With care, road builders respect Glades

Wildlife needs often trump construction of skyway

Workers building the original Tamiami Trail blasted their way across the Everglades with 2.6 million pounds of dynamite, hauled by ox-drawn wagons, which sometimes became so mired in Everglades muck that the men had to rescue the oxen.

Conditions aren’t as tough today as they were in 1913 when construction began. But work is now underway on the first mile of an elevated “skyway” replacing part of the Tampa-to-Miami road. And today’s workers have their own wilderness issues:

They brake for boa constrictors. And endangered wood storks. And Everglade kites.

Fierce Glades thunderstorms can shut down the work. So can smoke from wildfires. Alligators? They’re the least of it.

“Building a bridge is always an experience,” says Nestor Rivera, an engineer and the U.S. Army Corps of Engineers project manager on the skyway job, “but this is really something different.”

At Congress’ orders and after decades of pleading and pressure from environmentalists, the Corps started building the $113 million mile-long causeway in 2009 in hope of restoring a more natural water flow to the River of Grass. Ever since it was finished in1926, the Trail has acted like a dam, blocking the Shark River’s flow into Everglades National Park, with dire consequences for wading birds and other wildlife.

The one-mile skyway going up east of the park’s Shark Valley entrance should undo some of the damage, Interior Secretary Ken Salazar told a tour group visiting the site from the Society of Environmental Journalists’ Miami conference on Thursday. Congress has approved another five-mile stretch of skyway, but hasn’t allocated money to build it.

A harsh “scree-scree, scree-scree” interrupted Salazar’s talk. It was the call of an endangered Everglade snail kite, said Steve Davis, an ecologist with the Everglades Foundation. Even in its damaged state the northeast Shark River is a major nesting area for the extremely rare kites, and for endangered wood storks.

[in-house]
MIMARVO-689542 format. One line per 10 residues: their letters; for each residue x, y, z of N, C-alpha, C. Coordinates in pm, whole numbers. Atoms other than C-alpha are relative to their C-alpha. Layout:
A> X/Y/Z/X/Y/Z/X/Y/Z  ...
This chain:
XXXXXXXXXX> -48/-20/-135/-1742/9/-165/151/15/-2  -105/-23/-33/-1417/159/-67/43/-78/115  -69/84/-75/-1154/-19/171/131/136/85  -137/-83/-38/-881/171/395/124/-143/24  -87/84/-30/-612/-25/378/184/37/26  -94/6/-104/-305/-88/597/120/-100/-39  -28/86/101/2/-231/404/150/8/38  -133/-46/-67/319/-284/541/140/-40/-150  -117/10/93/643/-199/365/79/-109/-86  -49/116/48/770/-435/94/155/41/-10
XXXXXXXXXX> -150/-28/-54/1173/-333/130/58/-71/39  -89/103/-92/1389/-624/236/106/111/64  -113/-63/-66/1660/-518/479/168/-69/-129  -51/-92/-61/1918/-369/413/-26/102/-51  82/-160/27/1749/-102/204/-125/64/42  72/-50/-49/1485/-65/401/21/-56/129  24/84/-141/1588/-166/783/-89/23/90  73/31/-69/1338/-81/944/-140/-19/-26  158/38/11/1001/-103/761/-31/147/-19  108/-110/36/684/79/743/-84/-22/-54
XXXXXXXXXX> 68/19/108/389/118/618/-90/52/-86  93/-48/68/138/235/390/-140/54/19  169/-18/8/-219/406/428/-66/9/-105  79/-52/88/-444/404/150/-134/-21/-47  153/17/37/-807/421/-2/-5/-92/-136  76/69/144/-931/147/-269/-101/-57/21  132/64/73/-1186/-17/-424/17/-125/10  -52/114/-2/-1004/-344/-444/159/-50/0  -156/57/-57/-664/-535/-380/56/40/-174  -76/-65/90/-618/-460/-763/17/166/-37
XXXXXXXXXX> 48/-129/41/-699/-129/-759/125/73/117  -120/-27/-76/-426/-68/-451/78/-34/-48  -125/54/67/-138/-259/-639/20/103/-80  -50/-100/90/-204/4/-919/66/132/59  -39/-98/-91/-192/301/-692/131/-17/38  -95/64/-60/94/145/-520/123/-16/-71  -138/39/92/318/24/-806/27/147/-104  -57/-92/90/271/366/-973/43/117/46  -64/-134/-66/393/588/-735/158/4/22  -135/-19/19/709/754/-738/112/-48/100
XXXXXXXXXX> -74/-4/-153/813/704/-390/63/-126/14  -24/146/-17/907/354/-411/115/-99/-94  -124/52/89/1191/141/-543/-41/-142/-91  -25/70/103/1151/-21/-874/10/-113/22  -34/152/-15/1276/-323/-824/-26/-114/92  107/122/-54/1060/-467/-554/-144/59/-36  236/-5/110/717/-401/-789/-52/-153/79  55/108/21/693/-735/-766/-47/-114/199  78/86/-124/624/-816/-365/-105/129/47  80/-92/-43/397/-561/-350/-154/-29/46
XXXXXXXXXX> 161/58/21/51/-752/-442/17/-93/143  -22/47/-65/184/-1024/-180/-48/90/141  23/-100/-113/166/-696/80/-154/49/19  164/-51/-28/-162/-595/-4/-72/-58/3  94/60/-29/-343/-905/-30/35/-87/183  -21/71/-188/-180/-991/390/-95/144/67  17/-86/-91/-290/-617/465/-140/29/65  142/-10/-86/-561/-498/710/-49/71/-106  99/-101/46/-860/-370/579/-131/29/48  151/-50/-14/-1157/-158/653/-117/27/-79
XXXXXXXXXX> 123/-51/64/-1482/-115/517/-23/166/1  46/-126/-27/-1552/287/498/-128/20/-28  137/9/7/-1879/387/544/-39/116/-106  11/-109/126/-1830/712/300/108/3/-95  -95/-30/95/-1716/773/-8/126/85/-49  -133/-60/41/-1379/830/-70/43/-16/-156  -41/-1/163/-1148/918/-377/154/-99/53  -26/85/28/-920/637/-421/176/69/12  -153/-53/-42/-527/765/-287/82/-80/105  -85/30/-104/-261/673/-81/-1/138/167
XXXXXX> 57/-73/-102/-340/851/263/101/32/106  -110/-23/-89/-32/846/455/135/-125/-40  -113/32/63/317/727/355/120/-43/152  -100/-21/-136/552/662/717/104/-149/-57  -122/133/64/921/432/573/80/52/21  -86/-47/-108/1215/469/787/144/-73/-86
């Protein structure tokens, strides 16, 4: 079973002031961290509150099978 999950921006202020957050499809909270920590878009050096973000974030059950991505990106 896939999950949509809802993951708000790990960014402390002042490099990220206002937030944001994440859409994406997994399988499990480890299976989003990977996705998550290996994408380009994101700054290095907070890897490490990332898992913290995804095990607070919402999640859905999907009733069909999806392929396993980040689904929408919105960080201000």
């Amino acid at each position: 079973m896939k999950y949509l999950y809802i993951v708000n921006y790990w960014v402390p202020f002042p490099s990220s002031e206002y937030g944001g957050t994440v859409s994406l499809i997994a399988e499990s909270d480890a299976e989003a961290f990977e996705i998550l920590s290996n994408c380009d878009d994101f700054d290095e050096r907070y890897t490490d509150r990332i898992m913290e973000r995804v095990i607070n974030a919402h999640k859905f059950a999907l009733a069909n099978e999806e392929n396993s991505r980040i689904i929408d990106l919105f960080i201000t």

When wood storks are nesting, skyway construction is supposed to stop. They do, and it does. Last winter work stopped for nearly four months while the storks raised their young, Rivera said.

The work is scheduled for completion in December 2013, and it’s running on time, Rivera said. Bridge pilings are in place and topped with concrete caps. Crews are using two large cranes to hoist 80-foot steel and concrete I-beams into place between the caps, where they will support the causeway deck.

Workers have twice found boa constrictors on the crane platforms. “We called in ENP (Everglades National Park) personnel and they dealt with them,” Rivera said. Boa constrictors are a “noxious” non-native species infesting the Glades, so the Park biologists probably didn’t relocate the snakes to nice new dens.

The project employs about 140 people. From platforms atop the pilings, the workers have a view of miles and miles of sawgrass prairie. The only sights other than grass, trees and wildlife are a crane and two giant sheds far to the southeast  – a rock-mining operation on Krome Avenue.

A few alligators usually monitor the workers’ progress, half-submerged in the water below. “They’re more inquisitive than anything else,” said Mike O’Bryan, safety manager for Kiewitt Infrastructure Co., the skyway contractor. “Just waiting for someone to drop them a sandwich.”

When the skyway is built, the crew will break up the old road surface and haul the rubble away, some of it to be stockpiled for future projects, some to landfills. They’ll use heavy machinery, Rivera said, not dynamite or oxen. The earth underneath will be scraped into the roadside canal – the same place it came from nearly 100 years ago.

Bridge building is considered a high-status assignment among engineers, it seems.

Why? “Well, slinging steel and concrete, you know,” O’Bryan said, as if no further explanation is needed. “And 20 years from now you can bring your family out here and say, ‘I built this.’ ”

The skyway job is especially prestigious, Rivera said. “It’s going to be here a long time, but also it’s part of the restoration process. This is something that everybody wants to be involved with.”

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